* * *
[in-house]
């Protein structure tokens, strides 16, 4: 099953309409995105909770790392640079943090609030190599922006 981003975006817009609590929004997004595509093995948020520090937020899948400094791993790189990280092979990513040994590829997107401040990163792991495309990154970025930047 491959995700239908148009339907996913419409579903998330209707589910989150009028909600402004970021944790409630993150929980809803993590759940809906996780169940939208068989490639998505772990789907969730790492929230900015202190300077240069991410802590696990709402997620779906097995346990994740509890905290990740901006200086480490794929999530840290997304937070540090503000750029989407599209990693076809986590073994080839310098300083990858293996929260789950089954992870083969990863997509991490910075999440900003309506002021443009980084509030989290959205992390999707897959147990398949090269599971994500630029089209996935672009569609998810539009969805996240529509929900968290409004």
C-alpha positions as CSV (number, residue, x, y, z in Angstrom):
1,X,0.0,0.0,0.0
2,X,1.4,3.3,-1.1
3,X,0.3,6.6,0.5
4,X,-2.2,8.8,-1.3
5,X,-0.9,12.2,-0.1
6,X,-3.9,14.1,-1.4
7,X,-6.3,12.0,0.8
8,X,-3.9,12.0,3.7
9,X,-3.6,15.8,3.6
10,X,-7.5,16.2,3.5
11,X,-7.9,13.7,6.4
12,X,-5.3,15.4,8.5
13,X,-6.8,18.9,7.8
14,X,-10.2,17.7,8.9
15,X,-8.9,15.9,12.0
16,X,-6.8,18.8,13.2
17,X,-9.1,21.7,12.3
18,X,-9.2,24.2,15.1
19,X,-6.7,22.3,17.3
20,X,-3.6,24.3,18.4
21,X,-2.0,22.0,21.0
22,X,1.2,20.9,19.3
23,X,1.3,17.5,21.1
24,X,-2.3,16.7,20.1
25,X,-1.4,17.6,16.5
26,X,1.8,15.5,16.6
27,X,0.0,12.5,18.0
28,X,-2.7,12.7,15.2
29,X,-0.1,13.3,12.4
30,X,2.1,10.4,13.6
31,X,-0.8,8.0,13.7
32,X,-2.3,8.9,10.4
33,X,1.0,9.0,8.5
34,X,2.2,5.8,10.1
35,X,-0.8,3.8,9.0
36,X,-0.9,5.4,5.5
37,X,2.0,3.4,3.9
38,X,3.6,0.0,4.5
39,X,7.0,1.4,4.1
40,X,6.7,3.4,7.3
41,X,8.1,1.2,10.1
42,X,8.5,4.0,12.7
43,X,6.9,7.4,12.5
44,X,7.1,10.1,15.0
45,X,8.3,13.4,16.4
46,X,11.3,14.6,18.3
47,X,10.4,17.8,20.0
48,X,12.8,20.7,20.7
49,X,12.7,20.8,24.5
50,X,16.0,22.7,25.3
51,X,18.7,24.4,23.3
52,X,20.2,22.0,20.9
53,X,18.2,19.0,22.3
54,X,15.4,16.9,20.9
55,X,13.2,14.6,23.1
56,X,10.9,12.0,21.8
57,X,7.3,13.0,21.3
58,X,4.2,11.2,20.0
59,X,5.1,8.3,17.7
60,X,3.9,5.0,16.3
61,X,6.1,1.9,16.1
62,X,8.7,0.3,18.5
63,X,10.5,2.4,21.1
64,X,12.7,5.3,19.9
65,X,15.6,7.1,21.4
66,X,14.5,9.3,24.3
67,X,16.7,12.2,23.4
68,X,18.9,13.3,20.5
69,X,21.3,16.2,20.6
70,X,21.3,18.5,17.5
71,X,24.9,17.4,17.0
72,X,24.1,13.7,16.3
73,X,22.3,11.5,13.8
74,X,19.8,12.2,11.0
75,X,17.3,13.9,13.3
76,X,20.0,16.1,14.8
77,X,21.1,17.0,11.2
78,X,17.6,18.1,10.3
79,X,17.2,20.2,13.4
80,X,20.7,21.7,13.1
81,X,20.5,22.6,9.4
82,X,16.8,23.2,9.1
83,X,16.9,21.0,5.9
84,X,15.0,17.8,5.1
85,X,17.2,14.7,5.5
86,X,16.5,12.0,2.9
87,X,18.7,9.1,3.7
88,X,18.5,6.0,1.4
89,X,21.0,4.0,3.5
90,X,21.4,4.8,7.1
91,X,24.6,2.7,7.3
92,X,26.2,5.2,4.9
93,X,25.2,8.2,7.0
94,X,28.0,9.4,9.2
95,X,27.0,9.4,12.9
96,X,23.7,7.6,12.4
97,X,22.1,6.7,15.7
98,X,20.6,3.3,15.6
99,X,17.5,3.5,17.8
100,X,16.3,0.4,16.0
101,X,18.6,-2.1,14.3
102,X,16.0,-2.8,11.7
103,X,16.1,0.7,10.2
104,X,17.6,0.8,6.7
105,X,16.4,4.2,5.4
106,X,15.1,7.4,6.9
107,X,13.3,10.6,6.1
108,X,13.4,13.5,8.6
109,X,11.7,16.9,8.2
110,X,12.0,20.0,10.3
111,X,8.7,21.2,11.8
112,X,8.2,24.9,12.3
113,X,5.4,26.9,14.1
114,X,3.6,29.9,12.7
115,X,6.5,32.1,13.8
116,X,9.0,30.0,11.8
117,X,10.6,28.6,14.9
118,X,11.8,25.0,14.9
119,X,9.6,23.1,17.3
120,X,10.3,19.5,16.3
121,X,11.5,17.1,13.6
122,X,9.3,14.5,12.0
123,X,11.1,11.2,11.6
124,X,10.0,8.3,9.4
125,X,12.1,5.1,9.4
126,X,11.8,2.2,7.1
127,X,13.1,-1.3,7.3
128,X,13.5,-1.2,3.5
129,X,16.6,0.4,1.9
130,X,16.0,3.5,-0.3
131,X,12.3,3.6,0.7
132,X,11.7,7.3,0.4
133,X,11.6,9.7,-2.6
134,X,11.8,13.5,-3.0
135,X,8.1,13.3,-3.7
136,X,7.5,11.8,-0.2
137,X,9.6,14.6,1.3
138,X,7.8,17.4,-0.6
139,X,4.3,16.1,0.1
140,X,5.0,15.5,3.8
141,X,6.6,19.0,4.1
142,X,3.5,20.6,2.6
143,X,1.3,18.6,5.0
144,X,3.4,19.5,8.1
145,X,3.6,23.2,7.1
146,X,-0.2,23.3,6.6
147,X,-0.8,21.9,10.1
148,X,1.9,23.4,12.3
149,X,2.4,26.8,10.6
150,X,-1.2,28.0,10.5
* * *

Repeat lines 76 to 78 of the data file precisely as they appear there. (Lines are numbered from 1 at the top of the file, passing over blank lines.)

73,X,22.3,11.5,13.8
74,X,19.8,12.2,11.0
75,X,17.3,13.9,13.3